ODG

Castor & PPPs at the European Parliament


Politicians and civil society debate in the European Parliament the failure of Public Private Partnerships (PPPs) and the Castor project as a study case 

As the EU institutions discuss their long-term budgets, and how to deliver on the Sustainable Development Goals (SDGs), two important civil society reports exposing the failings of public-private partnerships in Europe and developing countries will be presented at the European Parliament, with the Castor project as a case study. This will be followed by a debate on whether PPPs are an effective way of financing sustainable development outcomes, and the role of the EU and global institutions in promoting PPPs.

The reports that will be presented are:
– History RePPPeated – How Public Private Partnerships are failing, coordinated by the European Network on Debt and Development (Eurodad) with the participation of the Castor Case group and the Debt Observatory in Globalisation (ODG).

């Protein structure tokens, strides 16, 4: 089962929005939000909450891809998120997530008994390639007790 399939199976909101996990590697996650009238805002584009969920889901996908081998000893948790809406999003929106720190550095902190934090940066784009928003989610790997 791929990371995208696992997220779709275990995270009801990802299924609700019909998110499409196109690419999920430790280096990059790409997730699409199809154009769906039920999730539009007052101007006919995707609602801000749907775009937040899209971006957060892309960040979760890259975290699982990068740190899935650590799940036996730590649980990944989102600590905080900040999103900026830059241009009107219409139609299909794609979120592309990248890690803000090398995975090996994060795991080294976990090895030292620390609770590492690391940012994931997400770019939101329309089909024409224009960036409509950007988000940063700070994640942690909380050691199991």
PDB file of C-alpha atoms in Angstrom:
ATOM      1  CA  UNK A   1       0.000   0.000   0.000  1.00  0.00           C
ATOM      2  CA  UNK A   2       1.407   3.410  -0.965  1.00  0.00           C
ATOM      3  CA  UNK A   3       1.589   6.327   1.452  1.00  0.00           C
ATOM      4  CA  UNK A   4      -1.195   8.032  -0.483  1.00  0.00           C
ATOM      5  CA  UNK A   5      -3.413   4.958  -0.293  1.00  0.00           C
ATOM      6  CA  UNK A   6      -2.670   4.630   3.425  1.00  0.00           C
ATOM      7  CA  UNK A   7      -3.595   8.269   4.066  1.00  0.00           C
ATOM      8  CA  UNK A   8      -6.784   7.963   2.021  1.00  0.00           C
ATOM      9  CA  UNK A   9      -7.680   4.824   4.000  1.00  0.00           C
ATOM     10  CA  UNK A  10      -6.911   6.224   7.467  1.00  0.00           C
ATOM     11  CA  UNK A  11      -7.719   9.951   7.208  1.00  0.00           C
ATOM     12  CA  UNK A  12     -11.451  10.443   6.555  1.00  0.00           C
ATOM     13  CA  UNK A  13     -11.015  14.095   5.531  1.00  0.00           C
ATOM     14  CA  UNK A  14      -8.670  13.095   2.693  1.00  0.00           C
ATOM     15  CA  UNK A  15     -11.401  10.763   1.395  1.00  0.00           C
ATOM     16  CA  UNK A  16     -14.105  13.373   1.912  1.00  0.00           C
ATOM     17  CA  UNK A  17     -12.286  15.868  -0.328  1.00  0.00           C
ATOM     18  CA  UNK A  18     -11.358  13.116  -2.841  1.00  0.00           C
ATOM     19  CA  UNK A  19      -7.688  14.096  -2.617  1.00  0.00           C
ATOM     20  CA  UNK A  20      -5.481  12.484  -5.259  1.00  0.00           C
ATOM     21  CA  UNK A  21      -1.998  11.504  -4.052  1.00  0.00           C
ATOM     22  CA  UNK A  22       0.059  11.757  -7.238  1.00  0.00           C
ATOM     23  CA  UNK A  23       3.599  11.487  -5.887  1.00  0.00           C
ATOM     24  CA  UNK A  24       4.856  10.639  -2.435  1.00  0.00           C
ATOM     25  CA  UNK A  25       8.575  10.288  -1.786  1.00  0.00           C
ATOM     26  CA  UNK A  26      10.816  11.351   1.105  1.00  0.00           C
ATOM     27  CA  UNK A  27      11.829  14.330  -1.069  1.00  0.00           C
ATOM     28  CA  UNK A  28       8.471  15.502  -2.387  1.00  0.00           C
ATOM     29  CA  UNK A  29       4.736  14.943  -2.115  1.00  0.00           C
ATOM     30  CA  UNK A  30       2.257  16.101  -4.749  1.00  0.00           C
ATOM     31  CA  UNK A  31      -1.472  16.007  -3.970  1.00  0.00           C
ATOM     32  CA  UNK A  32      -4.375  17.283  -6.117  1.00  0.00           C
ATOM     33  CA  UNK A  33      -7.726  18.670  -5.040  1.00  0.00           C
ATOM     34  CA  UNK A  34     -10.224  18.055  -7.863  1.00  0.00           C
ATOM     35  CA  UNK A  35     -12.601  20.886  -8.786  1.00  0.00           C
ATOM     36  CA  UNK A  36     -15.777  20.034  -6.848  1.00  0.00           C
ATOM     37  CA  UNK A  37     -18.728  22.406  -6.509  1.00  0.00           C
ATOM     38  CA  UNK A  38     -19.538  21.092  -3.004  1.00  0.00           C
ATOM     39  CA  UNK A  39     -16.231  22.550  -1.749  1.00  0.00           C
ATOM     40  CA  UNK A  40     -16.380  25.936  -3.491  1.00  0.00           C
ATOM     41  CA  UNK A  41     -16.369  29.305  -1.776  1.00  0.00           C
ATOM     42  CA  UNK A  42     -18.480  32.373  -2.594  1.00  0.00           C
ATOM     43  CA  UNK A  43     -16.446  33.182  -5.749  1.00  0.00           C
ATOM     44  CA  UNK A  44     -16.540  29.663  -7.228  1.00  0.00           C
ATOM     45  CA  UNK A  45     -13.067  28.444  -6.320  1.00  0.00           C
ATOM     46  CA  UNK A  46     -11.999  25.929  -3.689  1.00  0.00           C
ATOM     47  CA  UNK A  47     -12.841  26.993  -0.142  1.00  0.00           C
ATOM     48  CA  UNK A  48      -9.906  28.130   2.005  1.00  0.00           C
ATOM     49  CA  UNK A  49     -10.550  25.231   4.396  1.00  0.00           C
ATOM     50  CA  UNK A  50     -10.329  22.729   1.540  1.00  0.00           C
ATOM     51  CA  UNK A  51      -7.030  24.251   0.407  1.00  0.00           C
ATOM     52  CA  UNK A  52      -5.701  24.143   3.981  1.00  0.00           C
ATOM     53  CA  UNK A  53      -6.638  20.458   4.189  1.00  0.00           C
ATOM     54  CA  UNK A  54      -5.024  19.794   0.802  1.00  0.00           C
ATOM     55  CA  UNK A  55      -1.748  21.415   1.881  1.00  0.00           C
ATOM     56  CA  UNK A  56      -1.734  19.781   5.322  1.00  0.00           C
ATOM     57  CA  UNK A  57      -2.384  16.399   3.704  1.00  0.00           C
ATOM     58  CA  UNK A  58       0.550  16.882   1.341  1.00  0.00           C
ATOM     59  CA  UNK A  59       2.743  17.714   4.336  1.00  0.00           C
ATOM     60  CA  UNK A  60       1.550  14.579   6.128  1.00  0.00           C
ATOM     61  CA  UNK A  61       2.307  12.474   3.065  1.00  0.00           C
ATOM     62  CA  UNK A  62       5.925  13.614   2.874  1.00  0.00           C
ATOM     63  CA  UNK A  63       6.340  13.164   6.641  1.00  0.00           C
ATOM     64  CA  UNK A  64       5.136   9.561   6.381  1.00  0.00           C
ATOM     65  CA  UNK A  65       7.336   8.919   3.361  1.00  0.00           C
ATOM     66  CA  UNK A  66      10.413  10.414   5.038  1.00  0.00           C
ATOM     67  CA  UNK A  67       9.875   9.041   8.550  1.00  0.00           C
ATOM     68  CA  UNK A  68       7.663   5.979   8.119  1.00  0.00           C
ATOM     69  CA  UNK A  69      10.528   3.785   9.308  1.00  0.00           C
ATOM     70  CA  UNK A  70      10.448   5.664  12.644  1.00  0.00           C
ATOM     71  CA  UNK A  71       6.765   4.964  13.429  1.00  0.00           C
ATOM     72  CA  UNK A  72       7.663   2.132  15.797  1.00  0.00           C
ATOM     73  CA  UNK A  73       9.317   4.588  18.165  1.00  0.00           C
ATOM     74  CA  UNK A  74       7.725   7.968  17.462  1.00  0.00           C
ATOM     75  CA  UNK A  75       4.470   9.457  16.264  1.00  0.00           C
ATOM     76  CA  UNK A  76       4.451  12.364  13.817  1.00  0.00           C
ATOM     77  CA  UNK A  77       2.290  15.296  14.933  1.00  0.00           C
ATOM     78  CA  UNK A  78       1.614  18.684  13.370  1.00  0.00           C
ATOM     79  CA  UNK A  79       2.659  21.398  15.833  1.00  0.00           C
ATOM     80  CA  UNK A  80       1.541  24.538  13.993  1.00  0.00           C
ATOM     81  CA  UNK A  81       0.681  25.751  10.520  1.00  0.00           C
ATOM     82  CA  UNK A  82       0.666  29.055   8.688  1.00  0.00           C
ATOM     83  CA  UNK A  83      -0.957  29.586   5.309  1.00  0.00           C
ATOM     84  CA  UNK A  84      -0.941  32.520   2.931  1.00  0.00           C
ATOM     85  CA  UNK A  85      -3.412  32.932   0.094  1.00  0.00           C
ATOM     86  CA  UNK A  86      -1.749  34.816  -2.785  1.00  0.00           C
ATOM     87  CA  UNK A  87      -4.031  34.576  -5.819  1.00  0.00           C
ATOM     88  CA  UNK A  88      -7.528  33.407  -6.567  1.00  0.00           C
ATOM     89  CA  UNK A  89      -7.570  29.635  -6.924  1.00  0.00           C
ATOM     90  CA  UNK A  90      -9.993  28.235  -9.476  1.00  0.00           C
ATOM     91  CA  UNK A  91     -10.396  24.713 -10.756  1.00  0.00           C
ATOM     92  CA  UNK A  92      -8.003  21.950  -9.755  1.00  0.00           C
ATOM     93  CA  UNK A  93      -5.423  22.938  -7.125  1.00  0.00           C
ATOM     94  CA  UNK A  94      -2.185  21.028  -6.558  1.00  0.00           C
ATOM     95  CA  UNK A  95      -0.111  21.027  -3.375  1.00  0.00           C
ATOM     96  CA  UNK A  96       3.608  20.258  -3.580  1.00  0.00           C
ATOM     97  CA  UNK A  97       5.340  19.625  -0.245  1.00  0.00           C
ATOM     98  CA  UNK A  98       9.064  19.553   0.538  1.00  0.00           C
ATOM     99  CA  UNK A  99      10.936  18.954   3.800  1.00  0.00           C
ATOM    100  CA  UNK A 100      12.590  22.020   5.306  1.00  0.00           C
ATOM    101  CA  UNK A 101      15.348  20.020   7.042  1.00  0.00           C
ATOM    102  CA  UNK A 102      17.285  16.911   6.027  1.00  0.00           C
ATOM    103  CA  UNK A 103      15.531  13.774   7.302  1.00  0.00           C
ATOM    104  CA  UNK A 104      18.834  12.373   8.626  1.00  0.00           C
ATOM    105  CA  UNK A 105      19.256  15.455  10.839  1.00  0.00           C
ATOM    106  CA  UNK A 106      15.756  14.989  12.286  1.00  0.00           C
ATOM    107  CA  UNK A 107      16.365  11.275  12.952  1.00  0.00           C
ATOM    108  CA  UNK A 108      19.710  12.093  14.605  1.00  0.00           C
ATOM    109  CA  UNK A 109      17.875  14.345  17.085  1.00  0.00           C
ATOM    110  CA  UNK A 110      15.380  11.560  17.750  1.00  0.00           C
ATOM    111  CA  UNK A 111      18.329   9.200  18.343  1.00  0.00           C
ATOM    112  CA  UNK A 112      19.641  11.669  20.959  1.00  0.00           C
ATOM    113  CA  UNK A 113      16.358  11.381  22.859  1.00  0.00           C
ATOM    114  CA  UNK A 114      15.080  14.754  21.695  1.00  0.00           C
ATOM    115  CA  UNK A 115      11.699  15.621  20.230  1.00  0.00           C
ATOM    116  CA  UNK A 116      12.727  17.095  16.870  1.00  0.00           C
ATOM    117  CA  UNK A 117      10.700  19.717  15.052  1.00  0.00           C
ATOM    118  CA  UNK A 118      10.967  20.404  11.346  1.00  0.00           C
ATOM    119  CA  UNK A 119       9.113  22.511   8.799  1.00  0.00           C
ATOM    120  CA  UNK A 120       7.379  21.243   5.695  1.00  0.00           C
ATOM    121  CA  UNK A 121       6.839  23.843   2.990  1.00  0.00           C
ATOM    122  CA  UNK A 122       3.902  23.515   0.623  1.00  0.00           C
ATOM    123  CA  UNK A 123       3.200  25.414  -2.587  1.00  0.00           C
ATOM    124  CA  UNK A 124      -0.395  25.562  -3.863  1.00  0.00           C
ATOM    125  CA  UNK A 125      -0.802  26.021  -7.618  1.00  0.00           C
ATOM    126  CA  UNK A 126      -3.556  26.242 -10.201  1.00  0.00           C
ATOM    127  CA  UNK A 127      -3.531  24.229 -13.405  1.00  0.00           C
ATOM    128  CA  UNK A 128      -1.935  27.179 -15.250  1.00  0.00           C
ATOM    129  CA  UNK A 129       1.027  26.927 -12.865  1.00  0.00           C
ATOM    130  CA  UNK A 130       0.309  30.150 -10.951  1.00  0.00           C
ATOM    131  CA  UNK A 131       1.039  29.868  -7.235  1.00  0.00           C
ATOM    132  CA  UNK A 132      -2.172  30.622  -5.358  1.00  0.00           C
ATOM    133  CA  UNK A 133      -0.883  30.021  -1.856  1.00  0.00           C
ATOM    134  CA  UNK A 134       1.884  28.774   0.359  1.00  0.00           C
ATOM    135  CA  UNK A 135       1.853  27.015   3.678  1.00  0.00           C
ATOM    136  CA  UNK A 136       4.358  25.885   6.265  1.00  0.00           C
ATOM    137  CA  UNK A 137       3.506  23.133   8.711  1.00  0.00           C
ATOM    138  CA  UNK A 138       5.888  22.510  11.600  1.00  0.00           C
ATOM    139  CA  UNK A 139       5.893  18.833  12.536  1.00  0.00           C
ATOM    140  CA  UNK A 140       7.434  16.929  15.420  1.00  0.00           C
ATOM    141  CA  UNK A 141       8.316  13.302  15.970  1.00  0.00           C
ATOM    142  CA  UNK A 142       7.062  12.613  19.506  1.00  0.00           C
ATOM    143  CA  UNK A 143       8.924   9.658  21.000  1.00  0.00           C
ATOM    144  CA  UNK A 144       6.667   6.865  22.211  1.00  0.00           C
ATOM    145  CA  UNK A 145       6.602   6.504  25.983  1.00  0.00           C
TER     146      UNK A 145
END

Public Private Partnerships and concessions in Southeast Europe: Can infrastructures be improved without increasing public debt? by Balkan Monitoring Public Finance

The will take place on Monday November 26, 18:00 – 20:00 at the European Parliament (Rue Wiertz 60, Room A3H1, Brussels), and will be hosted by Eurodad, The Global Progressive Forum (GPF) and Enrique Guerrero Salom MEP, member of the Parliament’s Development Committee and GPF Co-Chair.

Earlier this year, the European Court of Auditors slammed Public-Private Partnerships (PPPs), stating that they were ‘not always effectively managed and did not provide adequate value-for-money’.

The report, entitled “Public Private Partnerships in the EU: Widespread shortcomings and limited benefits” looked at PPPs in several EU countries. Inefficient spending was identified in contracts worth 1.5 billion euros, out of which 0.4 billion euros were EU funds.

As the EU discusses its next long-term budget the role of the private sector in delivering public services and infrastructure in Europe and beyond is a much-debated topic.

As well as hearing about the two reports, which include case studies of PPPs in several European countries and developing countries, participants will also discuss the approach of institutions such as the European Investment Bank and the World Bank, and the impact on communities of PPPs in countries including Spain, France, Sweden, and the Balkan states.

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